The division of lawyers on such an important legal issue and the continuing legal debate on a matter that was codified or written down in the Act suggests that there is problem of legal interpretation in Nigeria, and this appears to ridicule the legal system and the stability of the nation. This is because the executive could control the nation on their own whims and caprices. One does not see anything wrong in amending the relevant law to accommodate such an action – an amendment that would have quickly received the support of the legislative organ. The assertion of Mr. Keyamo (SAN) with due respect is more political oriented than legal in character and should be distanced – his comparative analysis with Presidential pardon or amnesty to convicted criminals is highly faulted; this is because the former is on strict legal issue and the later is about justice and fairness. Mr. Tofa of Social Democratic Party (Abiola’s opponent) in the election has this to say “While I do not begrudge the president his power to bestow favour on whomsoever he pleases, it is also important, especially for history, for all actions from the highest authority in the country to be based on fair play and Law” (Times 10 June 2018).

There has also been an argument put forward in some quarters that President Jonathan, President Yaradua, and President Obasanjo (all past leaders) failed to do what President Buhari did (including the case of demised Ebola Medical Doctor). However, the reality is that these leaders had some more respect to the letters of the law, as the conferment of posthumous national honour is an act of illegality. In the same angle, the attention of Nigerians should be drawn to the fact that May 29 is legally recognised by the law as the formal handover date (commonly referred as democracy day), as a mere Presidential declaration cannot take the force of law to subvert the already existing law without the consent of the National Assembly.

Politically, the President’s posthumous award came at a time when Buhari is facing serious opposition by other parties, many Nigerians, and some former leaders; the award seems to be a path-way to silence his political critics irrespective of whether it breaches the law or not. Also, President Buhari knows that even his critics will support his action since Chief Abiola was widely acclaimed as the winner of the 1993 presidential election.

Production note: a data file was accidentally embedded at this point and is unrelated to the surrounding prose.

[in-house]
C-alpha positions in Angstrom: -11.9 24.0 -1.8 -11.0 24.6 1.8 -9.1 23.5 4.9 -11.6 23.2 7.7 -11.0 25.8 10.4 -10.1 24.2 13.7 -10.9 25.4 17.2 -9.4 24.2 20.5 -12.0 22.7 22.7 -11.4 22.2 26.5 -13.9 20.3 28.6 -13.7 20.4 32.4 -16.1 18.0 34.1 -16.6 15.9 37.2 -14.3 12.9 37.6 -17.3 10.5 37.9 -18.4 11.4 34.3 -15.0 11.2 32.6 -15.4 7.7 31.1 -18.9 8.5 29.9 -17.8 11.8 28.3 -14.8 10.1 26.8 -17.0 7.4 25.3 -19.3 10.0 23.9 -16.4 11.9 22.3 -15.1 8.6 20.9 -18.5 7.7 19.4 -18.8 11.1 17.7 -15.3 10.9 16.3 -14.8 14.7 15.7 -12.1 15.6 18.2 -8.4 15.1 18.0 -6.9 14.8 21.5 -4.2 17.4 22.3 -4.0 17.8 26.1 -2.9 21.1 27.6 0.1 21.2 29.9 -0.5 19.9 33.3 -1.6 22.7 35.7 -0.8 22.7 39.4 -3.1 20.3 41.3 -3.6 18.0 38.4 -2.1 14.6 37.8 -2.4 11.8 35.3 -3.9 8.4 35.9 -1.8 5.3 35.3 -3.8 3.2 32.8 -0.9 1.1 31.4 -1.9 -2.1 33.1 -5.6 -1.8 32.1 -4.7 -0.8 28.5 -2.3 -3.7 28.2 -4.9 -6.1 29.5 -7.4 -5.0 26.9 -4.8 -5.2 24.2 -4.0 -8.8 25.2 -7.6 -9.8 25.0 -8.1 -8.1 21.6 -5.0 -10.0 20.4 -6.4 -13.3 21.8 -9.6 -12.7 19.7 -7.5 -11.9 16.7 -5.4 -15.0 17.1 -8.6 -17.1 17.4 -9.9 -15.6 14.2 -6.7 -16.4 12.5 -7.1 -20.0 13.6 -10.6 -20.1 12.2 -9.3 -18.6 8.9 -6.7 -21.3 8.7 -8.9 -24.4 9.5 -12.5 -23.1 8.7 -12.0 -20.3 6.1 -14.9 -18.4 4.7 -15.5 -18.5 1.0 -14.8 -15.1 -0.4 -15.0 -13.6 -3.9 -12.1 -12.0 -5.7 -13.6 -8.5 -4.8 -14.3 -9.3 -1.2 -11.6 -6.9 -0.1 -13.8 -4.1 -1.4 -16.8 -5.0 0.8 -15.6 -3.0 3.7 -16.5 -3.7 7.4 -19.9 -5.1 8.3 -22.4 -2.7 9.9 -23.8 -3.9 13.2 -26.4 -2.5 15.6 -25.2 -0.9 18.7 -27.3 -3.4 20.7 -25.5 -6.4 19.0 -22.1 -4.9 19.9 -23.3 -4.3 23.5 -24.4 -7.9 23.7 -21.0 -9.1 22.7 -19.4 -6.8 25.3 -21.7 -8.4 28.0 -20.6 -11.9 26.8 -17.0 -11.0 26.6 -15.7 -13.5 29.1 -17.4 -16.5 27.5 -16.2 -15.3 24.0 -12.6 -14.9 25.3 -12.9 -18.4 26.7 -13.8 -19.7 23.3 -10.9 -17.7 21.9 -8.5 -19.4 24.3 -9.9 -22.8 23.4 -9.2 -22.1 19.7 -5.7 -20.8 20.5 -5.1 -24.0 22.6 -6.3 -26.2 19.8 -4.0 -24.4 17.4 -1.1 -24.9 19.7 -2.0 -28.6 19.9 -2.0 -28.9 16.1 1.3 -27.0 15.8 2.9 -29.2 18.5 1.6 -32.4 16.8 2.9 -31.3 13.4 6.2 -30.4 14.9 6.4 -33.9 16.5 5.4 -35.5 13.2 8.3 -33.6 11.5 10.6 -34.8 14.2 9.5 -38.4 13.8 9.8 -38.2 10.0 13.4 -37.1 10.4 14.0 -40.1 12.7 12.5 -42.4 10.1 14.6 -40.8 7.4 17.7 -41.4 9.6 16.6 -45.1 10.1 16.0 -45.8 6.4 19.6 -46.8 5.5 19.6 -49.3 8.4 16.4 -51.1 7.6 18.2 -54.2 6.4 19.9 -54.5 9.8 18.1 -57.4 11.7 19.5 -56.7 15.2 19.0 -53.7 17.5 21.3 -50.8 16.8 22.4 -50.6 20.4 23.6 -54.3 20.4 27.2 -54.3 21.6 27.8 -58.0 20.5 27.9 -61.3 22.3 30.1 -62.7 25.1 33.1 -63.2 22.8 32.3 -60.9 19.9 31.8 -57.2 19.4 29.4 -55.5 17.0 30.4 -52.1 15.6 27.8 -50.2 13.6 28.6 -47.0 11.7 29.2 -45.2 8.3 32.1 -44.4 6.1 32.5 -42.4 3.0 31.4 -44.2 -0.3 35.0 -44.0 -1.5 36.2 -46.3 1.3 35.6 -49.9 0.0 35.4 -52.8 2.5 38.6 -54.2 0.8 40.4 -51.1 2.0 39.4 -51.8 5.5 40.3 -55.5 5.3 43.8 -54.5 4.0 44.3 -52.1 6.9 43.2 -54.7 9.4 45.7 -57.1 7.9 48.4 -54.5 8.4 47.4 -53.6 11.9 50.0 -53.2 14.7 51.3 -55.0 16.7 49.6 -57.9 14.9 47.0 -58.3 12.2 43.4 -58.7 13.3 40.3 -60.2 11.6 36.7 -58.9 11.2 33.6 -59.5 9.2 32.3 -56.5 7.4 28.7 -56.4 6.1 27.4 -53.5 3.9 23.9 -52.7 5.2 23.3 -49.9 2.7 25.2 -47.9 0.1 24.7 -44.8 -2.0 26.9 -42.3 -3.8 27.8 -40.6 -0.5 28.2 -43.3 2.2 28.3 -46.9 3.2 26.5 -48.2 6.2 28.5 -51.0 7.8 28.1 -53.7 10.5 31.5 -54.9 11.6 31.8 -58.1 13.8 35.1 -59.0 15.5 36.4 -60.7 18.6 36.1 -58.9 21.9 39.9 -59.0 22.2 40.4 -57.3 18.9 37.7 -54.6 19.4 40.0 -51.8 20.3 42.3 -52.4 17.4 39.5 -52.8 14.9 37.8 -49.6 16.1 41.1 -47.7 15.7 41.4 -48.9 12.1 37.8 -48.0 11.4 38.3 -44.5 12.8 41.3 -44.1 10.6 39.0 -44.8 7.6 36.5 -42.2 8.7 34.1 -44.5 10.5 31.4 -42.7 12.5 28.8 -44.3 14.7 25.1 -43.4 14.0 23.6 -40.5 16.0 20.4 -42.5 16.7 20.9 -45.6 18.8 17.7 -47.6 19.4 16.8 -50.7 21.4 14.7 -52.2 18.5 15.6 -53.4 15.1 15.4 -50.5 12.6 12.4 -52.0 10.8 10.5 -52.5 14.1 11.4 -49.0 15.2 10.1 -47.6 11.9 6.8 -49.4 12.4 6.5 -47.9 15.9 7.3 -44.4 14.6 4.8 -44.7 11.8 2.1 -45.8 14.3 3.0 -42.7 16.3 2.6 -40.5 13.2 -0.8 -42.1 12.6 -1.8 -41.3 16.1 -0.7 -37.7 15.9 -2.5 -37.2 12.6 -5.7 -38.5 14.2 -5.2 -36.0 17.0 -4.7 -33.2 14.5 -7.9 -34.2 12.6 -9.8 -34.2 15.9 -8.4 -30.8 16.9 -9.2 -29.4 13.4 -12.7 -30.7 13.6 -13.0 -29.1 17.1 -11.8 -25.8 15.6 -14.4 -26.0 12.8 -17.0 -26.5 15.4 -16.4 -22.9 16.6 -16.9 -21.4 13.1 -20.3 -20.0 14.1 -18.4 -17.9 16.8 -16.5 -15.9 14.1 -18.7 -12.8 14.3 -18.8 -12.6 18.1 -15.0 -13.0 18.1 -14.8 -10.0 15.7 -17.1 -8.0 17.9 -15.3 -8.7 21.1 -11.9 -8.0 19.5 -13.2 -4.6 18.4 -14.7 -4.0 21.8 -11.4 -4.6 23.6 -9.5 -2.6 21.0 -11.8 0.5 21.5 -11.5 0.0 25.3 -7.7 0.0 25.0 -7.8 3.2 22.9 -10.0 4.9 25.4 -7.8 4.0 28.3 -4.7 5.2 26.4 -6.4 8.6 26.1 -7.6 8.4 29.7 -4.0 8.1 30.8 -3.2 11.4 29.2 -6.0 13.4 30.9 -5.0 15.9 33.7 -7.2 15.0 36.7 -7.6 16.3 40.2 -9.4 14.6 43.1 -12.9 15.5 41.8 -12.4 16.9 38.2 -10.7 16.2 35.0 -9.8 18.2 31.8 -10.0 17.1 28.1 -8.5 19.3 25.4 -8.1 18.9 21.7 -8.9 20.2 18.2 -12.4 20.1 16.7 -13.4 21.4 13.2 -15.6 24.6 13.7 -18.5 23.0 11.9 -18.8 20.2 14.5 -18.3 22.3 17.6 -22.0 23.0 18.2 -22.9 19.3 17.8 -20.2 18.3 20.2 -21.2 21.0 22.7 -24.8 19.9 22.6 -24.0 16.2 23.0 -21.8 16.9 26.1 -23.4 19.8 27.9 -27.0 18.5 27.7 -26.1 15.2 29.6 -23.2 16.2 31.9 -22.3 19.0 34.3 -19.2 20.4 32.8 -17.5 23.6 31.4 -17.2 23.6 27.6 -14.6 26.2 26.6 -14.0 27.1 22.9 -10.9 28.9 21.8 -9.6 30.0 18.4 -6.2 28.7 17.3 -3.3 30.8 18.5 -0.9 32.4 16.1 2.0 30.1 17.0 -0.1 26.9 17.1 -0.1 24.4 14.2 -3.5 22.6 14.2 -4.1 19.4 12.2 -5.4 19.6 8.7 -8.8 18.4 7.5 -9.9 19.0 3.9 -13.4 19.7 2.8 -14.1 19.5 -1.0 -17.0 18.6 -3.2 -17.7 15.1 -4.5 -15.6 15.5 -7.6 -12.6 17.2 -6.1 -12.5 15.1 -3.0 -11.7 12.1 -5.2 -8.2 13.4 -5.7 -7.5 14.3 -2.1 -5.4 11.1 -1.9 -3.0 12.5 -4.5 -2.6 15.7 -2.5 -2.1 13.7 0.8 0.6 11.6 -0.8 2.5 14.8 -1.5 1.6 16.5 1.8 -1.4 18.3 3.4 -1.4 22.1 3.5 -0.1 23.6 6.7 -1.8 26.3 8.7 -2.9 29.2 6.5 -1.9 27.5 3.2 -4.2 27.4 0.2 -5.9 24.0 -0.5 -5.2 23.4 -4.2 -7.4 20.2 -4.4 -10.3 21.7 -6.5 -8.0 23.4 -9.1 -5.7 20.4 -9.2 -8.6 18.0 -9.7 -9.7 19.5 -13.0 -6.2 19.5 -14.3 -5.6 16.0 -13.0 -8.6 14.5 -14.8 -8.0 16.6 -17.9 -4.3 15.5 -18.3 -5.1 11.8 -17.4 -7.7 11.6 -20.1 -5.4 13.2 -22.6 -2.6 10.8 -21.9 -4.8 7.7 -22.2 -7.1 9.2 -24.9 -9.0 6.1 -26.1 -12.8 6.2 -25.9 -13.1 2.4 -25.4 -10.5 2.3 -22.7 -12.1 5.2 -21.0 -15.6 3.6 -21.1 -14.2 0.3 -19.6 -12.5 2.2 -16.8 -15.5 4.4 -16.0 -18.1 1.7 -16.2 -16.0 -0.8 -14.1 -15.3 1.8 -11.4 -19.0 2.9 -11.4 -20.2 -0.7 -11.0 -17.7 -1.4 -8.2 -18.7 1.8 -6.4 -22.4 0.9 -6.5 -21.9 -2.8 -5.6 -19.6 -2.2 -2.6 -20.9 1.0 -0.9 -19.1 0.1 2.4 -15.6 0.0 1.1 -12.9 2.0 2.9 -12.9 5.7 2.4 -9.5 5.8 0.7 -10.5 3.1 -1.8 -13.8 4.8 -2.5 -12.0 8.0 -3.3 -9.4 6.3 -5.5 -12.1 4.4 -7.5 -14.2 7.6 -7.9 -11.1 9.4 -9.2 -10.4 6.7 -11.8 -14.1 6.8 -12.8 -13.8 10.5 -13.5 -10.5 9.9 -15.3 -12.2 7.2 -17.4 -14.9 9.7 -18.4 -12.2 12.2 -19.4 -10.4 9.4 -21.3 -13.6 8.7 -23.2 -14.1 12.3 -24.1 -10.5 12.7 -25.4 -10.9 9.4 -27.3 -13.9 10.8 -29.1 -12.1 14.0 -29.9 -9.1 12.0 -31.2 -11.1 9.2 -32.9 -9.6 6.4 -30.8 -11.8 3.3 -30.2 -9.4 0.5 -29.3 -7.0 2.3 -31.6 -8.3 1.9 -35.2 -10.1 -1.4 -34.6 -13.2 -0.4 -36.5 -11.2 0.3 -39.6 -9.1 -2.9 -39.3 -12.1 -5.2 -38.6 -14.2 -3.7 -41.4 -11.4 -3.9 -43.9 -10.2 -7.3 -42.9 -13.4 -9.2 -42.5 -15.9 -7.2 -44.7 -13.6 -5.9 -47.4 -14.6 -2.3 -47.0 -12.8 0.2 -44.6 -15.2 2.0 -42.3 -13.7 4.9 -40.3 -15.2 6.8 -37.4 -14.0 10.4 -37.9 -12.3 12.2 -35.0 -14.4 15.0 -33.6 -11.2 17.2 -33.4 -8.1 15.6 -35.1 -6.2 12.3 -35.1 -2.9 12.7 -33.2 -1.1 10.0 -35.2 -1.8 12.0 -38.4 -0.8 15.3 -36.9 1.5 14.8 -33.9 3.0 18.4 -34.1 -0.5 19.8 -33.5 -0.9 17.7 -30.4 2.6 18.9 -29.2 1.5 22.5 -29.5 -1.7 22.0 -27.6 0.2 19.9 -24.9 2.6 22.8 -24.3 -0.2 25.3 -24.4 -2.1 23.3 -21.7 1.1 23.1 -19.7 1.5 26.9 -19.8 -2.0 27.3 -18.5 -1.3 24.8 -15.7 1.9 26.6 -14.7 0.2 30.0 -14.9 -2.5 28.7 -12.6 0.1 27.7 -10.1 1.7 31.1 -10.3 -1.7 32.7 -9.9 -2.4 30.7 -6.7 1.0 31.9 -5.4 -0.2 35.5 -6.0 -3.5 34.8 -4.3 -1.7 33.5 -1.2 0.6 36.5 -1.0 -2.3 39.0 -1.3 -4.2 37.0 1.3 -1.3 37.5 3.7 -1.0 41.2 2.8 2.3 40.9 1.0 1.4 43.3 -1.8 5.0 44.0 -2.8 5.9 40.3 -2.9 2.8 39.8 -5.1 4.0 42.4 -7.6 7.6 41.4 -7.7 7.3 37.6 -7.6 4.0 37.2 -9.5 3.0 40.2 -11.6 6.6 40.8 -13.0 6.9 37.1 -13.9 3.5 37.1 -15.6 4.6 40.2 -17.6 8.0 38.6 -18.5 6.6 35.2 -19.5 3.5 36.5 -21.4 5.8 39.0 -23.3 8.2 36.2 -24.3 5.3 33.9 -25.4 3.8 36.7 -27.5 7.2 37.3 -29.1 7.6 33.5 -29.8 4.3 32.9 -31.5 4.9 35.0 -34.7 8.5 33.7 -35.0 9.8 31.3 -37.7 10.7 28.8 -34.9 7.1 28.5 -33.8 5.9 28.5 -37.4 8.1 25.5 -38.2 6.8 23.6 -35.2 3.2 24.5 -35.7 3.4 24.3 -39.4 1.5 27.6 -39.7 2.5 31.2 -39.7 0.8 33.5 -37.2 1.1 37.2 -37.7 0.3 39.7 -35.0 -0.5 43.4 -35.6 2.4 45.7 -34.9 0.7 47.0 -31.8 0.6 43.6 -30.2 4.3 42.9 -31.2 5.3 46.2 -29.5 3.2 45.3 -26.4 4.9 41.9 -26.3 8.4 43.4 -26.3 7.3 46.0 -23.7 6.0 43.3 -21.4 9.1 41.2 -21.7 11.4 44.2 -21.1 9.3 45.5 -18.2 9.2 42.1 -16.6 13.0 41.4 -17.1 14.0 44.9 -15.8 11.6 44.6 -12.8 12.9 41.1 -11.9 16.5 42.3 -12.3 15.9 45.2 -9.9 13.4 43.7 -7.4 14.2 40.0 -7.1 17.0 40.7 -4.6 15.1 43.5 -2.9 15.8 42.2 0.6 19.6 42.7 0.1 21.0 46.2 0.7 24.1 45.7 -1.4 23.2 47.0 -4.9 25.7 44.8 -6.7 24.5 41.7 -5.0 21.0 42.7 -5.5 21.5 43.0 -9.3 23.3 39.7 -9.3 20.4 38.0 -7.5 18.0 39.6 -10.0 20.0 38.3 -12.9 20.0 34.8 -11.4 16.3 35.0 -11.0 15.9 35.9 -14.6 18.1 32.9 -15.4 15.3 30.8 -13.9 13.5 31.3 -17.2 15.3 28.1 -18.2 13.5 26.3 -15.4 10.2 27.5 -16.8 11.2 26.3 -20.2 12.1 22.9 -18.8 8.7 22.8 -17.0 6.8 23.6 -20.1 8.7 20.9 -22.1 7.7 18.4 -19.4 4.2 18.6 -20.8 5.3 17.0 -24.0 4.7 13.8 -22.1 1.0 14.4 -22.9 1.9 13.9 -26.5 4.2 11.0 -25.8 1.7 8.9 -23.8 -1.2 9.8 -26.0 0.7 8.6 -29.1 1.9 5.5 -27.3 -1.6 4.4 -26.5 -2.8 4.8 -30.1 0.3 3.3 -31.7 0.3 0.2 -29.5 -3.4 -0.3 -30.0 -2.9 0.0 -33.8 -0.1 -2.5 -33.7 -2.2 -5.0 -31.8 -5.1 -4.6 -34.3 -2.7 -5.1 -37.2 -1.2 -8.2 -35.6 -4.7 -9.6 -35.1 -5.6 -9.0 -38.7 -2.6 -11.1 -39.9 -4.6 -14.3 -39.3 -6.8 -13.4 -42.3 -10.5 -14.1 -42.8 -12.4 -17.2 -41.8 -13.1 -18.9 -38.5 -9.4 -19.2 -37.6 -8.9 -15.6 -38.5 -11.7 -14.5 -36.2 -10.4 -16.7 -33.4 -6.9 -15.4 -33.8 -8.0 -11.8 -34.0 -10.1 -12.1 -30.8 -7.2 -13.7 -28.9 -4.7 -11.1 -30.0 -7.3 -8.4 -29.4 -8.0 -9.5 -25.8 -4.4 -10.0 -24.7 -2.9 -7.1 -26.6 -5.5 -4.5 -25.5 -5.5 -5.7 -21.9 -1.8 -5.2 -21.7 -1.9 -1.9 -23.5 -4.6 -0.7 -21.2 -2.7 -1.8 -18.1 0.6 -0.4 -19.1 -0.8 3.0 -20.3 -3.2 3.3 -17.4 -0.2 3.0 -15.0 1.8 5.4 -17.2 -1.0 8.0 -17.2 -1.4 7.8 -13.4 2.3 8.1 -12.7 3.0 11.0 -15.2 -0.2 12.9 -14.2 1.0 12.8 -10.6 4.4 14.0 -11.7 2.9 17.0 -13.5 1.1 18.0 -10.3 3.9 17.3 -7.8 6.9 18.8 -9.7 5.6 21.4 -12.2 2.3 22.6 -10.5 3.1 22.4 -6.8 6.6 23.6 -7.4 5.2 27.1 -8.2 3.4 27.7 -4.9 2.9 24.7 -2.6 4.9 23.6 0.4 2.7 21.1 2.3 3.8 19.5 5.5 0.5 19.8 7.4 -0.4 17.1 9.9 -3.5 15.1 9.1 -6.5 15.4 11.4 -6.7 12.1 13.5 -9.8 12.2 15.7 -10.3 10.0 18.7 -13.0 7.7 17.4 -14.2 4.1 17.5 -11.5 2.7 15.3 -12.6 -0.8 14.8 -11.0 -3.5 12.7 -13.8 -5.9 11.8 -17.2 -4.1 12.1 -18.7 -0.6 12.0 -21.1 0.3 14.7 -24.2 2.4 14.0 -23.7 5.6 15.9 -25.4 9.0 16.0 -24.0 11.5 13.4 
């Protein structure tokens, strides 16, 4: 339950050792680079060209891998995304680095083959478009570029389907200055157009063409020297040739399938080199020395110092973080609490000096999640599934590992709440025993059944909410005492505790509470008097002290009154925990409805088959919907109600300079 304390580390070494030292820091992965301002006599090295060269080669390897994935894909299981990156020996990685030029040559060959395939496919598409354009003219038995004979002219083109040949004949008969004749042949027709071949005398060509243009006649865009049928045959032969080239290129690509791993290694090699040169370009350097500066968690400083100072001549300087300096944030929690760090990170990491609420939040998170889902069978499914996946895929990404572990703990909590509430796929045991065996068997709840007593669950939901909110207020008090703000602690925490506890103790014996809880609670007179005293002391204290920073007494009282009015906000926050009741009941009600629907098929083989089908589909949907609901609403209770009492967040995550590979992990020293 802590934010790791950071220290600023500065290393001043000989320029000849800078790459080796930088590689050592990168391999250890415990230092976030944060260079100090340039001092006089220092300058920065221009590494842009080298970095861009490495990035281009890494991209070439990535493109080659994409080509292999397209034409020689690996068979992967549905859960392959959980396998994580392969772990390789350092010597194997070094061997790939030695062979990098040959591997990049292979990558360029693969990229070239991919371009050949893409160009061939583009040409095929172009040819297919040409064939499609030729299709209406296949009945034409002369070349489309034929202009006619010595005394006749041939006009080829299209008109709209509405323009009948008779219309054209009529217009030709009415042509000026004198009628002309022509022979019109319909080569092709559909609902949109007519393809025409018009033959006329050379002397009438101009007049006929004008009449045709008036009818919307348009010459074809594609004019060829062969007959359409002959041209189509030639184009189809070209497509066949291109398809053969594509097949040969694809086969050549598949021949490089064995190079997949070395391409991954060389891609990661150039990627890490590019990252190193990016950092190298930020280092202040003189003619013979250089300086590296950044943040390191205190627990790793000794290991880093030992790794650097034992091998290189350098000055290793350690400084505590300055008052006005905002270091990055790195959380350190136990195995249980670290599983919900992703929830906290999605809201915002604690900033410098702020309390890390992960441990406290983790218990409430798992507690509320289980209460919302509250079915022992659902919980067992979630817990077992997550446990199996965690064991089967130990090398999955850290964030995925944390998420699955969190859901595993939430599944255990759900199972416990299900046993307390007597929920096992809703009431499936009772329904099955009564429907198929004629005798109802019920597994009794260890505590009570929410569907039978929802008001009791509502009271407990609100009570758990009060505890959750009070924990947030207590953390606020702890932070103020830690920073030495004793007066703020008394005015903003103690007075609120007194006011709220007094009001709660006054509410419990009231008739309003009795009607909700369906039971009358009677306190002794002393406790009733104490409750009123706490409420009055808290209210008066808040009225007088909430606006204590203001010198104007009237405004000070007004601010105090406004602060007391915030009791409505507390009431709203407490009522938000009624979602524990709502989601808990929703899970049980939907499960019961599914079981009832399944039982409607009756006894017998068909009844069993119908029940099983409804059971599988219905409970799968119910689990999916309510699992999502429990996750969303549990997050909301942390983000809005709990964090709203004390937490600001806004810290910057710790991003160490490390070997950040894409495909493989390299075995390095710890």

Generally, the action might have been packaged in order to win back the dwelling support of the people of the Southwest (the main constituency of Chief Abiola), the part of the country where Buhari had overwhelming majority votes during 2015 election. The package appears to represent a positive way to ask the people of Southwest to reciprocate the good gesture in 2019 election.

The author humbly concludes this short piece by stating that Nigerians, particularly the learned, the political class and the influential should not be prone to supporting whatever favours them politically or otherwise, irrespective of the negative impact on the progress of the nation. This is the cardinal problem setting the wheel of Nigeria’s progress backwards.

Short Bio: Dr. Brian-Vincent Okey IKEJIAKU

Is a Nigerian trained Lawyer (a notary public) & Political Scientist, who holds a PhD from the Keele University, UK. He is an international interdisciplinary scholar who has taught Law & Politics/IR in both Nigeria and the UK, and presently teaches Law at the Coventry University United Kingdom – where he is the Deputy Director of Postgraduate Law Programme; and Research Associate at the Centre for Trust, Peace & Social Relations (CTPSR).